Specifically, we examined articles that reported treatment response using the validated measurement tools including the Psoriasis Area and Severity Index (PASI), Static Physician’s Global Assessment (sPGA), and Dermatology Life Quality Index (DLQI). PASI is frequently reported as a percentage of patients who achieve a predetermined percentage improvement from baseline (eg, PASI 75 is the percentage of patients who achieve 75% improvement from their baseline score). sPGA uses a numeric scale from 0 to 5 to report disease severity, with higher numbers correlating with more severe disease.14 DLQI is a patient questionnaire focusing on the psychological burden of disease that allows clinicians and researchers to assess the effectiveness of treatment on patient well-being. Scores range from 0 to 30, with higher scores associated with greater disease severity.14,15
Current and emerging targeted therapies
Current targeted psoriasis therapy includes novel biologic agents that inhibit specific cytokines such as IL-23 and IL-17 that are central in the pathogenesis of plaque psoriasis.
Anti-IL-23 biologics: tildrakizumab, guselkumab, and ustekinumab
Tildrakizumab is a humanized anti-IL-23 IgG monoclonal antibody under investigation for the treatment of chronic plaque psoriasis. In a phase II trial, tildrakizumab 200 mg had PASI 75 as high as 72.1% and an sPGA 0-1 of 74.4% at 16 weeks.16 Guselkumab is another human anti-IL-23 IgG monoclonal antibody in clinical development for the treatment of moderate-to-severe plaque psoriasis. Results from a phase II trial of guselkumab demonstrated a PASI 75 as high as 81.0% and an sPGA 0-1 of 83.3% at 16 weeks for patients treated with guselkumab 200 mg.17 Ustekinumab is a human anti-IL-12 and anti-IL-23 IgG monoclonal antibody that is Food and Drug Administration (FDA) approved for the treatment of moderate-to-severe plaque psoriasis. In a phase III trial, ustekinumab 90 mg achieved PASI 75 as high as 75.7% and an sPGA 0-1 of 73.5% at 12 weeks.18,19
Anti-IL-17 biologics: brodalumab and secukinumab
Brodalumab is a human anti-IL-17 receptor antibody that is currently under investigation for the treatment of moderate-to-severe plaque psoriasis. Among the three phase III trials comparing brodalumab 210 mg to placebo, the pooled proportion of patients achieving PASI 75 and sPGA 0-1 at 12 weeks were 85.3% and 78.6%, respectively.20,21 The pooled proportion experiencing adverse events was 57.6%, with nasopharyngitis, upper respiratory infection (URI), headache, and arthralgia as the most commonly cited adverse events. Two suicides were reported in patients treated with this therapy, which has since led Amgen, one of two companies involved in the development of this drug, to terminate any further involvement with brodalumab.21–24
Secukinumab is fully human anti-IL-17 IgG monoclonal antibody that is FDA approved for the treatment of moderate-to-severe plaque psoriasis. Among the four phase III trials comparing secukinumab 300 mg to placebo, the pooled proportion of patients achieving PASI 75 and IGA 0-1 at 12 weeks was 83.2% and 70.2%, respectively.21 The pooled proportion experiencing adverse events was 56.2%, with nasopharyngitis, URI, headache, and diarrhea as the most commonly cited adverse events.21,25–27
Ixekizumab: comparative pharmacology, efficacy, safety, and tolerability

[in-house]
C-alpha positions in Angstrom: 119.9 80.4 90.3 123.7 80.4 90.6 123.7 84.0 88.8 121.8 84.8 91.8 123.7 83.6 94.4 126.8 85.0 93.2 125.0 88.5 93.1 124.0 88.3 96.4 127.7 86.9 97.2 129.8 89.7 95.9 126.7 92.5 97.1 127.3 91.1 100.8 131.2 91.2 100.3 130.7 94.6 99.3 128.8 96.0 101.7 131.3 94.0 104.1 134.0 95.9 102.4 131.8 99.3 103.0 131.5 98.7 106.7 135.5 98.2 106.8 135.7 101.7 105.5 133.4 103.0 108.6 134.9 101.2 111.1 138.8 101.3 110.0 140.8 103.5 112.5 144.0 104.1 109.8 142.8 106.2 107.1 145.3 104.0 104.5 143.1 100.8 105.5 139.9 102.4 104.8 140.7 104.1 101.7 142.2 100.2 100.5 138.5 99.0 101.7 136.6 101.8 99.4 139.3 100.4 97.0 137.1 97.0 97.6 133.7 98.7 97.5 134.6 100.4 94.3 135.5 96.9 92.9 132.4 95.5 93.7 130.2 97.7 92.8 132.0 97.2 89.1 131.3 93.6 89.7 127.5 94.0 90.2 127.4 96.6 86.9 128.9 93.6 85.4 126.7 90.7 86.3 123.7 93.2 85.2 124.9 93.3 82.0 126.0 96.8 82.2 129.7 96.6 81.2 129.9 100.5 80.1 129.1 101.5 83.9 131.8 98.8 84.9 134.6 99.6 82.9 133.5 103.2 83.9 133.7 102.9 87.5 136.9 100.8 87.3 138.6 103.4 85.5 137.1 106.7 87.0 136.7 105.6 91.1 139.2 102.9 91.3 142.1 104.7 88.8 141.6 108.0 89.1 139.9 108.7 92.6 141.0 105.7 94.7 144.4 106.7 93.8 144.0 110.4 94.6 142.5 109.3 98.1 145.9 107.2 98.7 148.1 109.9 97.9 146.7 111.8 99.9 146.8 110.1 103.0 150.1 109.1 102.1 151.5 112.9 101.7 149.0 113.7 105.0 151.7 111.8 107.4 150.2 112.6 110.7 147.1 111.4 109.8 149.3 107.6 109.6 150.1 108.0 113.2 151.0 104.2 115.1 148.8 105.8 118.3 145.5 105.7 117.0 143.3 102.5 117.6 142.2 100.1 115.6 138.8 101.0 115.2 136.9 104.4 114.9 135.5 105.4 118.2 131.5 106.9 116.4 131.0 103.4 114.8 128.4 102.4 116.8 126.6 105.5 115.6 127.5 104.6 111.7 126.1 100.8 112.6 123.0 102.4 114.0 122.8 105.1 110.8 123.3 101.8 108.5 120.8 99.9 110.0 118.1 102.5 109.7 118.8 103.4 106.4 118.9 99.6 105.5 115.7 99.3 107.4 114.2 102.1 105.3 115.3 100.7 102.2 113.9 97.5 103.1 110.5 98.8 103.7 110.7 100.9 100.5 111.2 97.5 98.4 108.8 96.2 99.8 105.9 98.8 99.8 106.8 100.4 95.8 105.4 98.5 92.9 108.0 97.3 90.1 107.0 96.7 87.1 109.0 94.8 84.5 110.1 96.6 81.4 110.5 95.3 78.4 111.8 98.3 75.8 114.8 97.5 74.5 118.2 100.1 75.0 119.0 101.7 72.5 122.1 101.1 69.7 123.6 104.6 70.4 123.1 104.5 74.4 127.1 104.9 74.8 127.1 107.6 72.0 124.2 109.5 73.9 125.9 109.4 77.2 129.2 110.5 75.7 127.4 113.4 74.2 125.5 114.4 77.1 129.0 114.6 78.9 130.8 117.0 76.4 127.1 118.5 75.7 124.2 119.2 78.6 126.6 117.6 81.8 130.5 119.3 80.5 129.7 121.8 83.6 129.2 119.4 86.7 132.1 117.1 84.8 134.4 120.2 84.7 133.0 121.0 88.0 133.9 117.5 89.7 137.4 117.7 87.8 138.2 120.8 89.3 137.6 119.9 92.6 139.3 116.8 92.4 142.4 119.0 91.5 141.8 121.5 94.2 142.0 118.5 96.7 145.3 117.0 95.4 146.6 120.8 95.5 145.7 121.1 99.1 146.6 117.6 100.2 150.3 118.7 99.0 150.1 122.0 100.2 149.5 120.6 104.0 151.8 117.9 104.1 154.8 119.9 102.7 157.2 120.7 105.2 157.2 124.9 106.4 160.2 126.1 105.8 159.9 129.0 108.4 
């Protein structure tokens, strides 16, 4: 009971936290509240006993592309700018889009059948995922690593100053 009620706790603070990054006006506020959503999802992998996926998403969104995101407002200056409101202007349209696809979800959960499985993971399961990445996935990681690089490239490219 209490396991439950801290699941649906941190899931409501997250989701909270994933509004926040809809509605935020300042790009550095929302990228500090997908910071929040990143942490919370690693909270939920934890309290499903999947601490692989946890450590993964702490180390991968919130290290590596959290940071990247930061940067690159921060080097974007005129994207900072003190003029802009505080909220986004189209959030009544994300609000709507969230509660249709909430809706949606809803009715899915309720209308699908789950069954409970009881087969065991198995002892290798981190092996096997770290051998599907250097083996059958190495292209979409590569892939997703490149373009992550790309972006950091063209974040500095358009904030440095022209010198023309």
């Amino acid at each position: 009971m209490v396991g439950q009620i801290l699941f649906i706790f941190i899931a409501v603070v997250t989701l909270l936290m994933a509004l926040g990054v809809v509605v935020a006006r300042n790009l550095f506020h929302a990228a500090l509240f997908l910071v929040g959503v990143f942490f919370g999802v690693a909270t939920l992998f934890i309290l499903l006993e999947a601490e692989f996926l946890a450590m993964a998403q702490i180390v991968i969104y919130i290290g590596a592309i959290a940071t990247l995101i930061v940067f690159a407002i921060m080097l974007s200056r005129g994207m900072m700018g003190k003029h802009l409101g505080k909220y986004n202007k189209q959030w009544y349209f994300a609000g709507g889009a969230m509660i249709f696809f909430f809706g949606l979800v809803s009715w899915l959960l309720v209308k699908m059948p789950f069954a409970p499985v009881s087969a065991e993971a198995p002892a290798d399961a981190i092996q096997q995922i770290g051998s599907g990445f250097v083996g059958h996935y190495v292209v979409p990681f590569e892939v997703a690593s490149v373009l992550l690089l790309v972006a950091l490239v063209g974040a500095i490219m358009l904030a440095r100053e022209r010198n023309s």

Ixekizumab is a humanized monoclonal antibody that binds to and inhibits the IL-17 cytokine family. It is the most recently FDA-approved biologic treatment for moderate-to-severe plaque psoriasis.28,29 Three major phase III trials, UNCOVER-1, UNCOVER-2, and UNCOVER-3, were conducted to evaluate the efficacy, safety, and impact on quality of life of this new agent (Table 1).
The UNCOVER-1 trial compared ixekizumab 80 mg every 2 weeks (Q2W) or every 4 weeks (Q4W) to placebo therapy. By week 12, patients treated with ixekizumab 80 mg Q2W or Q4W achieved statistically significant higher PASI 75 and sPGA 0-1 response rates compared with placebo. PASI 75 for ixekizumab 80 mg Q2W and Q4W was 89.1% and 82.6%, respectively, and sPGA 0-1 response rates were 81.8% and 76.4%, respectively. The most common adverse events were nasopharyngitis and injection-site reaction. Serious adverse event rates at week 12 were 1.4% for ixekizumab 80 mg Q2W, 2.8% for ixekizumab 80 mg Q4W, and 1.2% for placebo. However, comparisons in adverse events are not statistically significant, as the studies are powered to detect differences in efficacy rather than rates of adverse events. At week 60, the UNCOVER-1 trial also demonstrated that among the ixekizumab 80 mg Q4W group, 72.9% achieved sPGA 0-1, 77.7% achieved PASI 75, and 52.0% achieved PASI 100.30,31
The UNCOVER-2 and UNCOVER-3 trials compared ixekizumab 80 mg Q2W or Q4W to both placebo and etanercept 50 mg twice weekly. In both studies, ixekizumab Q2W and Q4W demonstrated statistically significant greater efficacy compared with placebo and etanercept at week 12. In UNCOVER-2, PASI 75 for ixekizumab Q2W and Q4W was 89.7% and 77.5%, respectively, and sPGA 0-1 response rates were 83.2% and 72.9%, respectively. In UNCOVER-3, PASI 75 for ixekizumab 80 mg Q2W and Q4W was 87.3% and 84.2%, respectively, and sPGA 0-1 response rates were 80.5% and 75.4%, respectively. Ixekizumab was similarly superior to both etanercept and placebo in terms of DLQI. In UNCOVER-2, 64.1% and 59.9% of patients treated with ixekizumab 80 mg Q2W or Q4W achieved DLQI 0-1, respectively. Of those treated with etanercept or placebo, 33.8% and 6.0% reached DLQI 0-1, respectively. In UNCOVER-3, 64.7% and 63.7% of patients treated with ixekizumab 80 mg Q2W or Q4W achieved DLQI 0-1, respectively. Of those treated with etanercept or placebo, 43.7% and 7.8% reached DLQI 0-1, respectively. Combined rates of adverse events in UNCOVER-2 and UNCOVER-3 at 12 weeks were 57.7% and 57.4% for ixekizumab 80 mg Q2W and Q4W, respectively, compared with 54% for etanercept and 44% for placebo-treated patients. Combined rates of serious adverse events in UNCOVER-2 and UNCOVER-3 at 12 weeks were 1.9% for ixekizumab 80 mg Q2W, 1.9% for ixekizumab 80 mg Q4W, 1.9% for etanercept, and 1.9% for placebo.31,32 However, comparisons in adverse events are not statistically significant, as the studies are powered to detect differences in efficacy rather than rates of adverse events.